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J Pediatr Surg. 1992 Aug;27(8):1075-8; discussion 1078-9.

Sacrococcygeal teratoma: the experience of four decades.

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1
University of Tennessee, Memphis.

Abstract

To determine the extent of progress in the treatment of sacrococcygeal teratomas (SCTs), we evaluated the experience with 73 patients over 40 years. The medical records of the children were reviewed for demographics, histology, clinical course, and outcome. Therapy differed depending on the type of SCT, histology, and decade of diagnosis. The female:male ratio was 4.2:1 and did not vary significantly with the histology of the tumor. Fifty-seven patients presented with benign disease. There were five recurrences in this group, only one of which did not have an initial coccygectomy. One tumor, originally thought to be benign with immature elements, had a local recurrence at 7 months, 10 months, and 16 months after the original operation and was discovered to have embryonal carcinoma with nodal involvement. This child was treated with chemotherapy and is disease-free at 7 years. Morbidity in the benign group included 3 postoperative wound infections. Three infants died, one before operation with beta-hemolytic Streptococcus sepsis. Two neonates died in the early postoperative period, one on day 1 with a ruptured subcapsular hematoma of the liver, and the second on day 2 with disseminated intravascular coagulation/sepsis. Benign SCT occurs at a younger age than malignant tumors. The average age of presentation of benign tumors is 20 days versus 468 days in children with malignant disease. The technique of wide resection of benign lesions with coccygectomy is helpful in preventing recurrence and has changed little over the last four decades. Malignant SCT occurred in 16 children (22%).(ABSTRACT TRUNCATED AT 250 WORDS)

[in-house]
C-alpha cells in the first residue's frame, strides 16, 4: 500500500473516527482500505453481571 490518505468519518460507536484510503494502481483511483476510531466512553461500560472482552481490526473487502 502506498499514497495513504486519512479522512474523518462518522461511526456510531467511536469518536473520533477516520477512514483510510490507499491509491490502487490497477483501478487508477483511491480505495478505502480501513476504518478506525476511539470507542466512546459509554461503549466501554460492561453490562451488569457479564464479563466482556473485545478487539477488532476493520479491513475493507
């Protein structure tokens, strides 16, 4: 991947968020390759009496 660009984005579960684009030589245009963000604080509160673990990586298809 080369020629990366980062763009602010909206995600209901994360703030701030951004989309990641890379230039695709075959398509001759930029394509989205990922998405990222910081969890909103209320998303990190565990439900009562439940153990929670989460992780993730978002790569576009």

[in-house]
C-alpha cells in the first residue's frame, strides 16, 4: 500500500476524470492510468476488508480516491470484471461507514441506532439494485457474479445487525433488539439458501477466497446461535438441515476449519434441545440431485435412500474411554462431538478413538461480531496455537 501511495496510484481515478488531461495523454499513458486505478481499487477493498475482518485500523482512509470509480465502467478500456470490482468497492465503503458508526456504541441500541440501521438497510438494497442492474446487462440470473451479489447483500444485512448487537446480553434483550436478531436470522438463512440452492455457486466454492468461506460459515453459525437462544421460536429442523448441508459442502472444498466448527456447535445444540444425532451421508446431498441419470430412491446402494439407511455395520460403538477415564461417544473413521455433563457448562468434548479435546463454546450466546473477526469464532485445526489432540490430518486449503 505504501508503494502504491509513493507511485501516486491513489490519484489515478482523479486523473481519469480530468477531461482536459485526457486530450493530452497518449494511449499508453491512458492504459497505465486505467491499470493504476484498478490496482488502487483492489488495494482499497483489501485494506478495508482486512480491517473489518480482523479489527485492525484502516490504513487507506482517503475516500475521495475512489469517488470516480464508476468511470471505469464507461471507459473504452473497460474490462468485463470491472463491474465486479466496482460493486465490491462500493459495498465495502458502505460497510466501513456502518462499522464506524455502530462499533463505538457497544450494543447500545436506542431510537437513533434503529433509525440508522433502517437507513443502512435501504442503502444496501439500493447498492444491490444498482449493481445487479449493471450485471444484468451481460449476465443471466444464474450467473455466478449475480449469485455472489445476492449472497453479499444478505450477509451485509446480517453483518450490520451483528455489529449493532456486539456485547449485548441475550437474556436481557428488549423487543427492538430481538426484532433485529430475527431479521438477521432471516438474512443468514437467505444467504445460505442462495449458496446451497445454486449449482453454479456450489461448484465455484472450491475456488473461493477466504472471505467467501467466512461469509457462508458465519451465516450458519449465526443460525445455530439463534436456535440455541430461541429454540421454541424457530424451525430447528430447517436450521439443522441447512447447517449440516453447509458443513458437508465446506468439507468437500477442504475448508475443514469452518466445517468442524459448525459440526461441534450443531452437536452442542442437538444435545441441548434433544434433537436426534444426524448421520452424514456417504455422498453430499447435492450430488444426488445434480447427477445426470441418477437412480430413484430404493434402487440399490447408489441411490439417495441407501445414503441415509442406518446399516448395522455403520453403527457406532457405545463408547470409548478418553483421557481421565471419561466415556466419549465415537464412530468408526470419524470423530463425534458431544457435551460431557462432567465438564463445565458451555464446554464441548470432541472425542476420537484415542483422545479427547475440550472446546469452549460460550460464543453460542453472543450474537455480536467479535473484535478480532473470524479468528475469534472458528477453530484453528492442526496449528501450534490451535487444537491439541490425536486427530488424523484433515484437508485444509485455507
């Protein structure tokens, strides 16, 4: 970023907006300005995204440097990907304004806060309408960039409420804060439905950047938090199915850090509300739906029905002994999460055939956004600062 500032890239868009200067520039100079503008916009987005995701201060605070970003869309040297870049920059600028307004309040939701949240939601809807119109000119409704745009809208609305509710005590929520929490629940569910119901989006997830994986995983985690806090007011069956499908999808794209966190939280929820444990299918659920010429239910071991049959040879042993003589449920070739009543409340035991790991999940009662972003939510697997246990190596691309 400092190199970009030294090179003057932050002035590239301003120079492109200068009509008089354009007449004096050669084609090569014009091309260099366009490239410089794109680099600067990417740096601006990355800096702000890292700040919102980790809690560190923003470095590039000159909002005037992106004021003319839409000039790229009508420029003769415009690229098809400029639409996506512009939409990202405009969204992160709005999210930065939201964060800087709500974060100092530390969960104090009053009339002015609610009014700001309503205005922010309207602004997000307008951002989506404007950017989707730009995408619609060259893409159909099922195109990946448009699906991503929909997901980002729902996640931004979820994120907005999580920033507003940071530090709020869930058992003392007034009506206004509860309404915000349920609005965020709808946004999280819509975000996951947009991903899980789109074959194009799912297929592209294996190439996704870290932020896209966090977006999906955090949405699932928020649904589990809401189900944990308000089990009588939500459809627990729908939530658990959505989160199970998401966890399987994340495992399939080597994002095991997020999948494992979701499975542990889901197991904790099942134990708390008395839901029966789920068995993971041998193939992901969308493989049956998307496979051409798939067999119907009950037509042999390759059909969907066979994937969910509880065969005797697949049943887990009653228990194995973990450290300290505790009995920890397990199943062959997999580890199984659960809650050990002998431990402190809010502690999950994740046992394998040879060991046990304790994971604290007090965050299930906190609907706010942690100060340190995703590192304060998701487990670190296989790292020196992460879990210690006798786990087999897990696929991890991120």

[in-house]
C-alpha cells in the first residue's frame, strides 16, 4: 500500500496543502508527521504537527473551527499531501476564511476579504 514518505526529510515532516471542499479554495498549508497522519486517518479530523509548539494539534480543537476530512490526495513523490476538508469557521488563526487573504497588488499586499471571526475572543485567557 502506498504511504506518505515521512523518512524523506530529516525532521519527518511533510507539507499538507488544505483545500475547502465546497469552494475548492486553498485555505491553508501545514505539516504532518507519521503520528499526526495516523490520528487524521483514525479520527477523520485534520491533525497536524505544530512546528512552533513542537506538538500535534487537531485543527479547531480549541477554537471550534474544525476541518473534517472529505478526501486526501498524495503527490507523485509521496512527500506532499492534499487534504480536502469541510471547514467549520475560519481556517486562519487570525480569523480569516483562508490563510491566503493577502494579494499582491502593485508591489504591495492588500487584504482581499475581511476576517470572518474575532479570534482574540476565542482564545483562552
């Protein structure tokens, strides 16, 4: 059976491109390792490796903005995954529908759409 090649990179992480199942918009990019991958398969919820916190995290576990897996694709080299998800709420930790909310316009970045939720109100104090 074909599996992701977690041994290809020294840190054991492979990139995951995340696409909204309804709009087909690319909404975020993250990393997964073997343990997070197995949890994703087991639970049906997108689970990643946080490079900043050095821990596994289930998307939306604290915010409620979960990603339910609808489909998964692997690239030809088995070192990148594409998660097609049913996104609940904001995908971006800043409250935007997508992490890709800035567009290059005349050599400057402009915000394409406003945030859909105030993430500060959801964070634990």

PMID:
1403540
[Indexed for MEDLINE]
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